Exciting! My Discovery Reviews were Featured!

I have not yet blogged about my reviews on Reedsy Discovery… probably because I don’t think anyone actually reads my blog. But this is too good not to share: I recently wrote editorial reviews for two books that launched two days apart (on January 10 and 12). The Reedsy team found both reviews “so compelling” (I quote from their email notification) that they featured them on their home page!

Edge of the Rift by R. N. Jackson was a direct submission, meaning the author asked me to be the one to review his book. I have no idea why, though I’m flattered… and I loved it! Mr. Jackson has quite the personal background (shot at in Kashmir; and saved from kidnap with the use of a Brazilian hunting knife gifted by a bare-knuckle fighter for the Mafia…), and he definitely managed to put more than a splash of adventure into his young adult fantasy.

Now before I mention the second of this moth’s features, I have to give a shout to the book that was my first ever Reedsy review: Drops of Glass (the first in The Shards of Lafayette series) by Kenneth A. Baldwin. It’s historical fiction set in WWI, but with a fantasy twist, and it’s good stuff. I have since purchased a paperback copy for my history buff son (and need to get another for my firstborn, who is an aerospace engineer and will enjoy all the realistic detail surrounding some of the first planes to take to the sky).

Meanwhile Blood of Fire by Myrielle Glassman was such a good read, I just have to repost my review below ⬇️

Must Read 🏆

An exquisite look at intertwined contrasts: Fae and mortal, beauty and evil, immortality and time… and a friendship that transcends all.

(Note the cover has been updated since I first reviewed the book. The second is undoubtedly more readable, but I really loved that first one—in fact, that’s what immediately drew me to take a closer look at the book in the first place.)


They say the War was won. But she lost everything. Standing in the ashes of her honour, haunted by the memory of all the faerie lives she took, Bloodborn knight Meara renounces the Order. Before she can flee, she is bound to an enchanted ring and a most unlikely quest—the rescue of a mysterious faerie named Tamsen. In the shadows, drawn by the blood and fire spilled by mortal and immortal kings, ancient Darkness awakens to finish what it began: the dominion of worlds. As kingdoms burn, old enemies must come together. Or fall one by one.


“In that short summary lay the tumultuous origin of the worlds. As if words, no matter how beautiful, as if stories, however elaborate, could ever capture it adequately.”

Not just anyone should attempt to write of Faerie (though it seems almost everyone does). The topic itself is lofty, fair and complex; and the Greats—Patricia A McKillip (Kingfisher, etc.), Robin McKinley (A Door in the Hedge), George Macdonald (The Complete Fairytales), Tolkien himself (Smith of Wooton Major)—have set the bar too high. Mediocrity seems the inevitable outcome. 

Yet Myrielle Glassman has wowed me with Blood of Fire. She seems to weave elements of the Judeo-Christian creation and angelic fall stories with Celtic mythology to create a world in which every name seems somehow familiar, as if recalled from annals of some other lore, yet which has become its own unique entity.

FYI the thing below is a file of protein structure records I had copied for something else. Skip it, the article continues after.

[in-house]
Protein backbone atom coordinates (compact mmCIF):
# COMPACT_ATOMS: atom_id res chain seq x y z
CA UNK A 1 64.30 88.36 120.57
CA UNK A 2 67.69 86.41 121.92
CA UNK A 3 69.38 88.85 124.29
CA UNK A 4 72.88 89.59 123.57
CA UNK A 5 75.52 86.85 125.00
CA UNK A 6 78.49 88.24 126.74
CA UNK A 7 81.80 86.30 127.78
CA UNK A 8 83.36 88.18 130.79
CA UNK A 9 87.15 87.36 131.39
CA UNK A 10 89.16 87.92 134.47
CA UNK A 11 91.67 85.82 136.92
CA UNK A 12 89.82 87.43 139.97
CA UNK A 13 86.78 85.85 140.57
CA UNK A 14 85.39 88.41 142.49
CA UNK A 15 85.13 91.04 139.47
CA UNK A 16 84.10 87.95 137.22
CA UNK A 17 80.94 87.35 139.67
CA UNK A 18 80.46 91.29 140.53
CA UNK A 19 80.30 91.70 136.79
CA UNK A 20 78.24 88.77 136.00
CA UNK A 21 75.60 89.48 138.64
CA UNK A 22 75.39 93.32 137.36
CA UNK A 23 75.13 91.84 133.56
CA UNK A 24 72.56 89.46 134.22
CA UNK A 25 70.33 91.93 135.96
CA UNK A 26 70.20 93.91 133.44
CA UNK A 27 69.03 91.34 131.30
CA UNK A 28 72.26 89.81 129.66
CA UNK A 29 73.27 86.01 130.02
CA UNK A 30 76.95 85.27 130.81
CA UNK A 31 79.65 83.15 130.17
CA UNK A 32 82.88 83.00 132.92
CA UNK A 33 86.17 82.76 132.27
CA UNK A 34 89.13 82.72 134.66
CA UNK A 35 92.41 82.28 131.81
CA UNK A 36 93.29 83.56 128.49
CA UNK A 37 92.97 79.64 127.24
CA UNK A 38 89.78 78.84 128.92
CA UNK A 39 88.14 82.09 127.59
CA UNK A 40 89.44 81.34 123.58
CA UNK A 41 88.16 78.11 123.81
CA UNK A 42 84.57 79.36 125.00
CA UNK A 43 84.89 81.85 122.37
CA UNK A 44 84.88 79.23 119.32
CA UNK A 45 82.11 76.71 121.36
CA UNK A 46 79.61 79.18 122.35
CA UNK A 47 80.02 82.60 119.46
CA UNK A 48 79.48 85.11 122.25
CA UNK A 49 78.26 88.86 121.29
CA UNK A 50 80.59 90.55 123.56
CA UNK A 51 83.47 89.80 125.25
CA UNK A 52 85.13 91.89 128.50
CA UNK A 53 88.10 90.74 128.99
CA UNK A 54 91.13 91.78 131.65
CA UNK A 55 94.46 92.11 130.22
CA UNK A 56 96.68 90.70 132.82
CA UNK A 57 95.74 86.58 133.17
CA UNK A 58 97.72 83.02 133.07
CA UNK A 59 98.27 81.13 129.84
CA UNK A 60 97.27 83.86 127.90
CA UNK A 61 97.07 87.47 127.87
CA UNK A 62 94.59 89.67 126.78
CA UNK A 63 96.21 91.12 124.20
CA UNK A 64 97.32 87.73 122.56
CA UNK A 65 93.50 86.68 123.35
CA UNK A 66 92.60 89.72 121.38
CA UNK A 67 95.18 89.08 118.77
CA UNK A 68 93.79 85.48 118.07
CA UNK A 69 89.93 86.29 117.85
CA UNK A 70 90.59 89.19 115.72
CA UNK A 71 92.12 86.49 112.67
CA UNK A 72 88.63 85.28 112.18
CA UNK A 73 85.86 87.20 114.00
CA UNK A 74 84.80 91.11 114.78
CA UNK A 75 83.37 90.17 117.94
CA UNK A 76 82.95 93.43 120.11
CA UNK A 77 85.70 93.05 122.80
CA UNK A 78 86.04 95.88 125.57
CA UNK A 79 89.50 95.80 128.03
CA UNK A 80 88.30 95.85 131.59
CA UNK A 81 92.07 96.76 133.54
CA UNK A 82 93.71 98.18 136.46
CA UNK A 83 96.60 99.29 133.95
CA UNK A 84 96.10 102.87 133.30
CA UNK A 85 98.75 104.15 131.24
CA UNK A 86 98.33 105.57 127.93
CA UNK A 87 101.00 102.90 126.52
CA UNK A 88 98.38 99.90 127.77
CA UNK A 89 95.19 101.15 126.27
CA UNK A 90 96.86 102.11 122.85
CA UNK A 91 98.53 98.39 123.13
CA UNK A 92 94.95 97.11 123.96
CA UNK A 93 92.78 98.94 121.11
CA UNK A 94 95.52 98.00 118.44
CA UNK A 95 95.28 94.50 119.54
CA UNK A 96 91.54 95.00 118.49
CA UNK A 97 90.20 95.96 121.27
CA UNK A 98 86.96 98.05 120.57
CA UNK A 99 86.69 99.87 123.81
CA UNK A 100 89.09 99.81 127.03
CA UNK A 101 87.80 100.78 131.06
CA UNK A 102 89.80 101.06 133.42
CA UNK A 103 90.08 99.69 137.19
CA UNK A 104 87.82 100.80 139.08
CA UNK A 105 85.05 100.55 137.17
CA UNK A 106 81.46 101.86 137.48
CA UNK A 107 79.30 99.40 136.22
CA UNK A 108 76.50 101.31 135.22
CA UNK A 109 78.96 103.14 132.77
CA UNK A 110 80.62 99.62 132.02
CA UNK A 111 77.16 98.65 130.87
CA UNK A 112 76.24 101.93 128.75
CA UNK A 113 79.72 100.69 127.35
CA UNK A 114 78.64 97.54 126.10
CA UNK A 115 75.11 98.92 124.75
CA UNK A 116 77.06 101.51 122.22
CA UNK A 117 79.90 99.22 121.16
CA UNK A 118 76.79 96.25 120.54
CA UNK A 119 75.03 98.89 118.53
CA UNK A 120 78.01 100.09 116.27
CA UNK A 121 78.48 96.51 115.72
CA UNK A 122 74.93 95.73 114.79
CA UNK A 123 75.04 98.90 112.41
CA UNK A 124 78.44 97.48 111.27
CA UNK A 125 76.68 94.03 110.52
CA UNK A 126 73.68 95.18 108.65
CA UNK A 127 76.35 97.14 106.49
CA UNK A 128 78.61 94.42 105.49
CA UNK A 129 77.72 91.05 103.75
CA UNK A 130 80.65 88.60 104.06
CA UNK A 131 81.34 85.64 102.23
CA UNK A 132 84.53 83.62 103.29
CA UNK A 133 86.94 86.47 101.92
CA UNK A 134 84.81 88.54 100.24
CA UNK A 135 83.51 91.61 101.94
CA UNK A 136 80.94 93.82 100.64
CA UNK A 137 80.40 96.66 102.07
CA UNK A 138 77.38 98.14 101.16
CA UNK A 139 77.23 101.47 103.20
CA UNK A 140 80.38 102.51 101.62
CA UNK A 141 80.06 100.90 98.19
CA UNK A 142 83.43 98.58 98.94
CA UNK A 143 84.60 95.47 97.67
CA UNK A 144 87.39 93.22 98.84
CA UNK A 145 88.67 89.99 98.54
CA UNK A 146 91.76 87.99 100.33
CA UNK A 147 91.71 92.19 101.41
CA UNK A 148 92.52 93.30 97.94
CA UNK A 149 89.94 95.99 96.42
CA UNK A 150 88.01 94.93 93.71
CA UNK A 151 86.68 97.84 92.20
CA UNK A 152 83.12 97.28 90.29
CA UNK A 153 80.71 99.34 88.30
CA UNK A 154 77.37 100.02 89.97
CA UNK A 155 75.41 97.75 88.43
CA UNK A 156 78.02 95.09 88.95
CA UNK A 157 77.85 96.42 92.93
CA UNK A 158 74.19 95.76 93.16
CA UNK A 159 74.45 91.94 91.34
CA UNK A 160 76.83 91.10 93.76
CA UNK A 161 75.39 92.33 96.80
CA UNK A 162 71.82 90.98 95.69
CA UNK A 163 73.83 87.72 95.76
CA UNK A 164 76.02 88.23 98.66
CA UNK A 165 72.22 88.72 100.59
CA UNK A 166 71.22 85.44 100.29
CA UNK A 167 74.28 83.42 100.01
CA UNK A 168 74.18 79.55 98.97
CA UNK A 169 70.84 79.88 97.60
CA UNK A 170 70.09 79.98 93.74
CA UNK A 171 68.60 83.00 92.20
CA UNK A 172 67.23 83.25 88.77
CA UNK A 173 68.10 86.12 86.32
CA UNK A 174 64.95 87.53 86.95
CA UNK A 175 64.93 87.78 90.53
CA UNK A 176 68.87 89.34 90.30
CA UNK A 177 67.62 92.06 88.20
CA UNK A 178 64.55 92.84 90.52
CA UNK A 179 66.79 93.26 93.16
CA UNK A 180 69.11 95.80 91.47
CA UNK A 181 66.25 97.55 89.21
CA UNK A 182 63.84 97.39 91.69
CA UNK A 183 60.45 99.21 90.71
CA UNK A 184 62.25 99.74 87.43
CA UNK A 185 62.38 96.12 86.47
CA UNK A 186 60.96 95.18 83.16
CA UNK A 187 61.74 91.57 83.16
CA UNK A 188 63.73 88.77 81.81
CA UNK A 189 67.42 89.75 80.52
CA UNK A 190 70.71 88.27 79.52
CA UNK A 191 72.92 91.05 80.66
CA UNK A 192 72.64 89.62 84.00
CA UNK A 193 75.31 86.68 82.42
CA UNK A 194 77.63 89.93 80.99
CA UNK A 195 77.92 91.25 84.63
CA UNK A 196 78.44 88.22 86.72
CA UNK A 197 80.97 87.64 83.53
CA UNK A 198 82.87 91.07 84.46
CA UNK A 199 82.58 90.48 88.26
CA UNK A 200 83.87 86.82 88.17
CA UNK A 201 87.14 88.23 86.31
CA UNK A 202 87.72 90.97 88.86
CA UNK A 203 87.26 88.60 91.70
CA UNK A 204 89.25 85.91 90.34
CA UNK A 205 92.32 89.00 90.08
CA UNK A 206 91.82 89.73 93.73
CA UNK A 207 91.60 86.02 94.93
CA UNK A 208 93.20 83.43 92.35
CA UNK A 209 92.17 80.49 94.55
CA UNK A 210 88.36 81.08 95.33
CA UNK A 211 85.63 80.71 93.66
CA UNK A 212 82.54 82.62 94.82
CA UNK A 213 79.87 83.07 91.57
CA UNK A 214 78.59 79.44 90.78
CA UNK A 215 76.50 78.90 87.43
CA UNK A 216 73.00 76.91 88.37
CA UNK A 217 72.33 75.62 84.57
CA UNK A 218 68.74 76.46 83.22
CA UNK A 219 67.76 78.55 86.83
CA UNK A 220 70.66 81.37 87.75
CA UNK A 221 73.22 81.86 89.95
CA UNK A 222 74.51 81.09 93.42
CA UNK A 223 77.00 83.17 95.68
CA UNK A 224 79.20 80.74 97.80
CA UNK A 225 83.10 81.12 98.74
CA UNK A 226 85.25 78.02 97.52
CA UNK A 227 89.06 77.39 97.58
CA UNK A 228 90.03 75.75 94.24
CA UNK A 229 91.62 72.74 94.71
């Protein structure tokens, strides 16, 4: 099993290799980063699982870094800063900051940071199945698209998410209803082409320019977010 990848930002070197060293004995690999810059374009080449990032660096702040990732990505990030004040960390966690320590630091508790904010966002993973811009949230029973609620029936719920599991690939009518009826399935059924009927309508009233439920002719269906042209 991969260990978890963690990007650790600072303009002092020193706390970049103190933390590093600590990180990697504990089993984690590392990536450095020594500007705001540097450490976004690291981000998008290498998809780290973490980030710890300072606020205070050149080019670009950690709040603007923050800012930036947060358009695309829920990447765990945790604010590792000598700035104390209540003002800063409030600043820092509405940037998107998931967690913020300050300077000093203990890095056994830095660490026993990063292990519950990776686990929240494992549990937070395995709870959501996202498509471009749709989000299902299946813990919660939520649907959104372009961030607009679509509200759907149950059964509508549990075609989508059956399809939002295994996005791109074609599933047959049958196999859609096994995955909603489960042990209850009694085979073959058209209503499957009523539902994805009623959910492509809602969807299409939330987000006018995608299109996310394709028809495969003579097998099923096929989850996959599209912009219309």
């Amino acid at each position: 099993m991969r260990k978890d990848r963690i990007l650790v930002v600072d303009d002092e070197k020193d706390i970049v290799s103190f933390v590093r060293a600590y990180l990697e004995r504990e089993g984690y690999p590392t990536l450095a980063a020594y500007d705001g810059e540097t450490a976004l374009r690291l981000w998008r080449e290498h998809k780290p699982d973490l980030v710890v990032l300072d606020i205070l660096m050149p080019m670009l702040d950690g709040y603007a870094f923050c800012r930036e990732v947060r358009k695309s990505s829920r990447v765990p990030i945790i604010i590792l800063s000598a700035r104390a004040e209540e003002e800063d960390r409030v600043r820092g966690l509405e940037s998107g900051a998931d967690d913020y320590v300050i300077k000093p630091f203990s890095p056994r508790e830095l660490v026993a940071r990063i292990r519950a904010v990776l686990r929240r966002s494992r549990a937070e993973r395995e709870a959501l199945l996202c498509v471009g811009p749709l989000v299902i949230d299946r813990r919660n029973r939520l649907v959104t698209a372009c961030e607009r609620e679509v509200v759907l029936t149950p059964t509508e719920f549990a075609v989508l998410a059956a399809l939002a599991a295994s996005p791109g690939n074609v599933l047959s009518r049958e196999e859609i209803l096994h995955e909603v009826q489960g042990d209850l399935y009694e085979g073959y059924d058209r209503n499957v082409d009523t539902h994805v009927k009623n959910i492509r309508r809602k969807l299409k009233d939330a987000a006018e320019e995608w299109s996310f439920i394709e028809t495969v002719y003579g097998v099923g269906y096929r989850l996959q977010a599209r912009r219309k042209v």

Despite the claim to “mild explicit content,” the book is darkly gritty. We begin with the gruesome aftermath of war—and not just any war, but the crusade of a grieving king driven beyond reason by bereavement. With our protagonist Meara, we walk the back streets of his ravaged kingdom, and it is ugly-dangerous.

What makes the book so wonderful—besides Glassman’s enchanting eloquence—is its look at intertwined contrasts: Fae and mortal, Seelie and Unseelie, beauty and evil, immortality and time… and a friendship that manages to transcend all of it.

“ More than a century and half spent wandering all the places that were not home and he had finally found a piece of it in a pair of human eyes… In the deep pause resonating between them, he traced the rise and fall of her breathing, and saw the precise moment when trust began.”

Blood of Fire, Myrielle Glassman

Trust blooms inexplicably between two of the most unlikely candidates, carries them through battle and hardship, and then just as suddenly implodes. “In this, both Fae-kind and mortals were too alike. It was always less painful to look at another’s wrongs so that one’s own vanished; it was infinitely easier and more comforting when fury at another obscured fury with one’s self.”

But this is no ordinary bond. These two must forgive each other—and themselves—because it is no ordinary enemy they are destined to face together. “We mortals have a saying: history repeats itself. The Fae would call it Fate.”

Glassman’s prose is exquisite. Rarely, I tripped over a sentence that could have been expressed with less poetry and more simplicity. More often, I highlighted gems and read them aloud to my family. The copy I received needed more editing; the occasional typos increased towards the end, as the tale pawed the ground like an aughisky ready to race to the climax. But I didn’t care. 

Like Tamsen and the leprechaun, “I know true gold when I see it.”


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